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We introduce the linear centralizer method for a passive adversary to extract the shared key in grouptheory based key exchange protocols (KEPs). We apply this method to obtain a polynomial time cryptanalysis of the Commutator KEP, introduced by Anshel–Anshel–Goldfeld in 1999 and considered extensively ever since. We also apply this method to the Centralizer KEP, introduced by Shpilrain–Ushakov in 2006. Our method is proved to be of polynomial time using a technical lemma about sampling invertible matrices from a linear space of matrices.
G.Rosenberger, Generic subgroups of group amalgams
 Groups,Complexity, Cryptology
, 2009
"... Abstract: For many groups the structure of finitely generated subgroups is generically simple. That is with asymptotic density equal to one a randomly chosen finitely generated subgroup has a particular wellknown and easily analyzed structure. For example a result of D. B. A. Epstein says that a f ..."
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Abstract: For many groups the structure of finitely generated subgroups is generically simple. That is with asymptotic density equal to one a randomly chosen finitely generated subgroup has a particular wellknown and easily analyzed structure. For example a result of D. B. A. Epstein says that a finitely generated subgroup of GL(n, R) is generically a free group. We say that a group G has the generic free group property if any finitely generated subgroup is generically a free group. Further G has the strong generic free group property if given randomly chosen elements g 1 , . . . , g n in G then generically they are a free basis for the free subgroup they generate. In this paper we show that for any arbitrary free product of finitely generated infinite groups satisfies the strong generic free group property. There are also extensions to more general amalgams free products with amalgamation and HNN groups. These results have implications in cryptography. In particular several cryptosystems use random choices of subgroups as hard cryptographic problems. In groups with the generic free group property any such cryptosystem may be attackable by a length based attack.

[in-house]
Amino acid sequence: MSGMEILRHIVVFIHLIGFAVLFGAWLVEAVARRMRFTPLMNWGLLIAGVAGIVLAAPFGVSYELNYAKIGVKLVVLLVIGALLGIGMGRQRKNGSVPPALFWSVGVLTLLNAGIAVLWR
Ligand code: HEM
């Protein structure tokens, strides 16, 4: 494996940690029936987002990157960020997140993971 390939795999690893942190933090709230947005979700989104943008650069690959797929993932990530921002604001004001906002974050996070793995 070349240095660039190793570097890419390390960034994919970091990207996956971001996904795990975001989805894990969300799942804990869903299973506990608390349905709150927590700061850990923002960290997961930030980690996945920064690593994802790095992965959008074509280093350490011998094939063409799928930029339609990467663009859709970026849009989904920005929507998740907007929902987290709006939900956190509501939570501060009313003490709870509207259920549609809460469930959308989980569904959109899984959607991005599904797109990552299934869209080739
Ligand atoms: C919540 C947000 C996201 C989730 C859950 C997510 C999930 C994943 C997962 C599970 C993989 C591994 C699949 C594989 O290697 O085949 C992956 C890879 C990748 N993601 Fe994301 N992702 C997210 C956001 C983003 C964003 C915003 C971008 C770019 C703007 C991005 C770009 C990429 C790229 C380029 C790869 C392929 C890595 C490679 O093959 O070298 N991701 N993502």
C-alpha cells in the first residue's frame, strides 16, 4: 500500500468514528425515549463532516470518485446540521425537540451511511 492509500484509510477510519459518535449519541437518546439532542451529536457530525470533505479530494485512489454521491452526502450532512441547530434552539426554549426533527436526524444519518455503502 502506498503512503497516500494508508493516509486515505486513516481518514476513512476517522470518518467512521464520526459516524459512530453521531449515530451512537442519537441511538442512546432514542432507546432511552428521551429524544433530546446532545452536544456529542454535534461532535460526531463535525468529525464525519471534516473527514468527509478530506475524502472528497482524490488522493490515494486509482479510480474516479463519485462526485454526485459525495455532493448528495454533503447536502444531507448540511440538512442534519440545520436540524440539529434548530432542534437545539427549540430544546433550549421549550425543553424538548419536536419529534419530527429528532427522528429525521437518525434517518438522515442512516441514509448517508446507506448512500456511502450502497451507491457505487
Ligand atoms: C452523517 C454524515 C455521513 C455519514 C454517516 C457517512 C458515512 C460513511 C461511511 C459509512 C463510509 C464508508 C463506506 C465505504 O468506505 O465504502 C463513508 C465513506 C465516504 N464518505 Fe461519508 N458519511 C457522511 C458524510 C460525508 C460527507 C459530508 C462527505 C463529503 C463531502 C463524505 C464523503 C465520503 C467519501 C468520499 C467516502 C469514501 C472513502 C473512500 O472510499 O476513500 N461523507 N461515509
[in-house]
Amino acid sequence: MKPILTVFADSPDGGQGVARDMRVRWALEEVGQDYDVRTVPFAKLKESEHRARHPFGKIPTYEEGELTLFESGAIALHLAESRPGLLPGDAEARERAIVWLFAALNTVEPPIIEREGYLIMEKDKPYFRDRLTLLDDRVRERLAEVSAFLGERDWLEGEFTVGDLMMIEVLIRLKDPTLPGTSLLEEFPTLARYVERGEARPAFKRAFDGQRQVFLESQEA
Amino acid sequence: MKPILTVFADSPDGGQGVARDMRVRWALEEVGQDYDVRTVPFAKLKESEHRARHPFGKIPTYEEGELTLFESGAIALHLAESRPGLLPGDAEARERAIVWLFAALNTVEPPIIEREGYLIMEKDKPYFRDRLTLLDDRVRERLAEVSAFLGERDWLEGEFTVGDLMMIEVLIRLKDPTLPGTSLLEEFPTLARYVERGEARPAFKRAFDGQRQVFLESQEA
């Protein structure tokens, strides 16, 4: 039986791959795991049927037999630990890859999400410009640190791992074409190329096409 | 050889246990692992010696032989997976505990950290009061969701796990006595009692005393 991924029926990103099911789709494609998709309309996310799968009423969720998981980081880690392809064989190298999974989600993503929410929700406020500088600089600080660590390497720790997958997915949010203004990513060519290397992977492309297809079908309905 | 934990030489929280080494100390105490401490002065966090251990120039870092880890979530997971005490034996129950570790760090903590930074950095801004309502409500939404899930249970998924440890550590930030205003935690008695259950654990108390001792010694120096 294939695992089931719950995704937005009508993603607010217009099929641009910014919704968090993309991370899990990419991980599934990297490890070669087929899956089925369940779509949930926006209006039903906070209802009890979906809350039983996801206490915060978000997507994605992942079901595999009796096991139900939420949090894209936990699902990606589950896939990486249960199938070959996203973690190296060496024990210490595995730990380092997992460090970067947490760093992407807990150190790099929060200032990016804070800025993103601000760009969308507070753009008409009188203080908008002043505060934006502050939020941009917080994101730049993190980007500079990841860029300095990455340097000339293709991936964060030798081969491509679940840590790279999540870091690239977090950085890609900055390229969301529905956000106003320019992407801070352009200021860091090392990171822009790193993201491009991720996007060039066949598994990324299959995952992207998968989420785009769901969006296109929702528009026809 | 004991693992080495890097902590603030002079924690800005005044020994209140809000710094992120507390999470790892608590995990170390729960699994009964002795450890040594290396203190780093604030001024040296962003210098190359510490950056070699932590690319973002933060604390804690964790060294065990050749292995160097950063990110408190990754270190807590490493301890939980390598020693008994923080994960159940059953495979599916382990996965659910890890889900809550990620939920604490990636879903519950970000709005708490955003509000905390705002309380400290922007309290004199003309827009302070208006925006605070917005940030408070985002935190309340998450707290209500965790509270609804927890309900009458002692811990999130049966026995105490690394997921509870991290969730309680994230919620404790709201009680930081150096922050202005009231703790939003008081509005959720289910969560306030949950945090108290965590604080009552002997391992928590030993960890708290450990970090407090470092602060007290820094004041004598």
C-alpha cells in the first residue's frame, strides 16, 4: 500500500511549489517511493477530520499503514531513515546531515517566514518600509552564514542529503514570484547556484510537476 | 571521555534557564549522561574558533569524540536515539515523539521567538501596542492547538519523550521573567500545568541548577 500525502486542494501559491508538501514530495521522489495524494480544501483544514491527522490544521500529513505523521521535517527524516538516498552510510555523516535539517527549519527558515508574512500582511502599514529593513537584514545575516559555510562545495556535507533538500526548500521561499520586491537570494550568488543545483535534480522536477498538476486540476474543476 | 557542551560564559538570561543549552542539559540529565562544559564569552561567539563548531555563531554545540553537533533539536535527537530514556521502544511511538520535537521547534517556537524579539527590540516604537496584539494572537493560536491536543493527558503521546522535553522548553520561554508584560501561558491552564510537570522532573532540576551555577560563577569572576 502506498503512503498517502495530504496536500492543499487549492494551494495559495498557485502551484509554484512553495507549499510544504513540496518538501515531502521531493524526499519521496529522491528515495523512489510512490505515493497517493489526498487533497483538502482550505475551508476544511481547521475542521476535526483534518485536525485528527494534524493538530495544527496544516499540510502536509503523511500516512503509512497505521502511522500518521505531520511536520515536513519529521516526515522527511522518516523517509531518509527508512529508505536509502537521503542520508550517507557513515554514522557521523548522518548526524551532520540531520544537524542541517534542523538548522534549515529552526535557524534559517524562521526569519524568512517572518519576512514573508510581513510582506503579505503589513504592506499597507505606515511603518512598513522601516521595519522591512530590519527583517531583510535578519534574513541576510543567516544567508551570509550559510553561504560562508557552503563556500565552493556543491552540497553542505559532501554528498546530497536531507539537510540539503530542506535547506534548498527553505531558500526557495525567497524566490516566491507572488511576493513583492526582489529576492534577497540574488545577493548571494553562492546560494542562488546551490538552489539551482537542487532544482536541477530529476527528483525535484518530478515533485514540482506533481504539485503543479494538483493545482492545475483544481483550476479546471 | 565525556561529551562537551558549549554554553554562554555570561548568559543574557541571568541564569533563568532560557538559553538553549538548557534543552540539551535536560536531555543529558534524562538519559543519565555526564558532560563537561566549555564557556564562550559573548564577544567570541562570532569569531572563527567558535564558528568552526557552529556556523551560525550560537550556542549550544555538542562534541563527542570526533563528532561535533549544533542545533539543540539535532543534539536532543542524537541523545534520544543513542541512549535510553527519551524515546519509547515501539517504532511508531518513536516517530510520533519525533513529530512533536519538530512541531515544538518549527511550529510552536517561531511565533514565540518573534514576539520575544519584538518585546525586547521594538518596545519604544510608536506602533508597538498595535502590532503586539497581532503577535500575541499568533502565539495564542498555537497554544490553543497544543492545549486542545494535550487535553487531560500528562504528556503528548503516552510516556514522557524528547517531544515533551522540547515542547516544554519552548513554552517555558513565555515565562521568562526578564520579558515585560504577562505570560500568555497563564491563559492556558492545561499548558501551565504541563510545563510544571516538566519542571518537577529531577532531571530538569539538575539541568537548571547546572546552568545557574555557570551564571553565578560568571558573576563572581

Signature Scheme Using the Root Extraction Problem on Quaternions
"... The root extraction problem over quaternion rings modulo an RSA integer is defined, and the intractability of the problem is examined. A signature scheme is constructed based on the root extraction problem. It is proven that an adversary can forge a signature on a message if and only if he can extr ..."
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The root extraction problem over quaternion rings modulo an RSA integer is defined, and the intractability of the problem is examined. A signature scheme is constructed based on the root extraction problem. It is proven that an adversary can forge a signature on a message if and only if he can extract the roots for some quaternion integers. The performance and other security related issues are also discussed.